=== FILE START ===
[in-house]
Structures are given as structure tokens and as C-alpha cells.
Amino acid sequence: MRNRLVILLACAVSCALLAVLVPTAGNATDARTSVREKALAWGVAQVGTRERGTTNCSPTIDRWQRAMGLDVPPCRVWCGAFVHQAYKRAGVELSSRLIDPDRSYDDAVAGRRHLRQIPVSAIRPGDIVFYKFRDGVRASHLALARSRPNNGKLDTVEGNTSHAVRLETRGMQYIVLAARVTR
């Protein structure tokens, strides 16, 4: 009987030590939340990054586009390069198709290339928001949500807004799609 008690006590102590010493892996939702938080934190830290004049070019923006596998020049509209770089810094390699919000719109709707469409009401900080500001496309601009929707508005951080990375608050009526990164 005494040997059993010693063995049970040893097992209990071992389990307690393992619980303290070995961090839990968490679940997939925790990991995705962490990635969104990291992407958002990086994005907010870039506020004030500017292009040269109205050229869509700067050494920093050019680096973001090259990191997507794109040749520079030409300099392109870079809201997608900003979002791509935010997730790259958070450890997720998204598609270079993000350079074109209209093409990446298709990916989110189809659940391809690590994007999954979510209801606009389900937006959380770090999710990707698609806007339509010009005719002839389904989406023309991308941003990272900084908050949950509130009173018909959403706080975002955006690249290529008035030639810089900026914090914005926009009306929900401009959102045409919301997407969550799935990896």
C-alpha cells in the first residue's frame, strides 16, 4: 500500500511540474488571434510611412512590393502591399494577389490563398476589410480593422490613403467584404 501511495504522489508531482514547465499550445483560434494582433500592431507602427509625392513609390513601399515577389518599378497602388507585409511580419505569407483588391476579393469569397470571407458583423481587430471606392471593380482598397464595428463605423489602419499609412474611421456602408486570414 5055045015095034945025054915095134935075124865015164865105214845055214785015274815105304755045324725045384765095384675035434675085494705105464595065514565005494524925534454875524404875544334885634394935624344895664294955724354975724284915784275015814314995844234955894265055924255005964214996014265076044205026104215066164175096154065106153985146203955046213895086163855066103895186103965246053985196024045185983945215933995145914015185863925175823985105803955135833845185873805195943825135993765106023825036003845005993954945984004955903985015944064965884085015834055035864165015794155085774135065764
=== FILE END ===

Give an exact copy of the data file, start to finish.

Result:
[in-house]
Structures are given as structure tokens and as C-alpha cells.
Amino acid sequence: MRNRLVILLACAVSCALLAVLVPTAGNATDARTSVREKALAWGVAQVGTRERGTTNCSPTIDRWQRAMGLDVPPCRVWCGAFVHQAYKRAGVELSSRLIDPDRSYDDAVAGRRHLRQIPVSAIRPGDIVFYKFRDGVRASHLALARSRPNNGKLDTVEGNTSHAVRLETRGMQYIVLAARVTR
């Protein structure tokens, strides 16, 4: 009987030590939340990054586009390069198709290339928001949500807004799609 008690006590102590010493892996939702938080934190830290004049070019923006596998020049509209770089810094390699919000719109709707469409009401900080500001496309601009929707508005951080990375608050009526990164 005494040997059993010693063995049970040893097992209990071992389990307690393992619980303290070995961090839990968490679940997939925790990991995705962490990635969104990291992407958002990086994005907010870039506020004030500017292009040269109205050229869509700067050494920093050019680096973001090259990191997507794109040749520079030409300099392109870079809201997608900003979002791509935010997730790259958070450890997720998204598609270079993000350079074109209209093409990446298709990916989110189809659940391809690590994007999954979510209801606009389900937006959380770090999710990707698609806007339509010009005719002839389904989406023309991308941003990272900084908050949950509130009173018909959403706080975002955006690249290529008035030639810089900026914090914005926009009306929900401009959102045409919301997407969550799935990896």
C-alpha cells in the first residue's frame, strides 16, 4: 500500500511540474488571434510611412512590393502591399494577389490563398476589410480593422490613403467584404 501511495504522489508531482514547465499550445483560434494582433500592431507602427509625392513609390513601399515577389518599378497602388507585409511580419505569407483588391476579393469569397470571407458583423481587430471606392471593380482598397464595428463605423489602419499609412474611421456602408486570414 5055045015095034945025054915095134935075124865015164865105214845055214785015274815105304755045324725045384765095384675035434675085494705105464595065514565005494524925534454875524404875544334885634394935624344895664294955724354975724284915784275015814314995844234955894265055924255005964214996014265076044205026104215066164175096154065106153985146203955046213895086163855066103895186103965246053985196024045185983945215933995145914015185863925175823985105803955135833845185873805195943825135993765106023825036003845005993954945984004955903985015944064965884085015834055035864165015794155085774135065764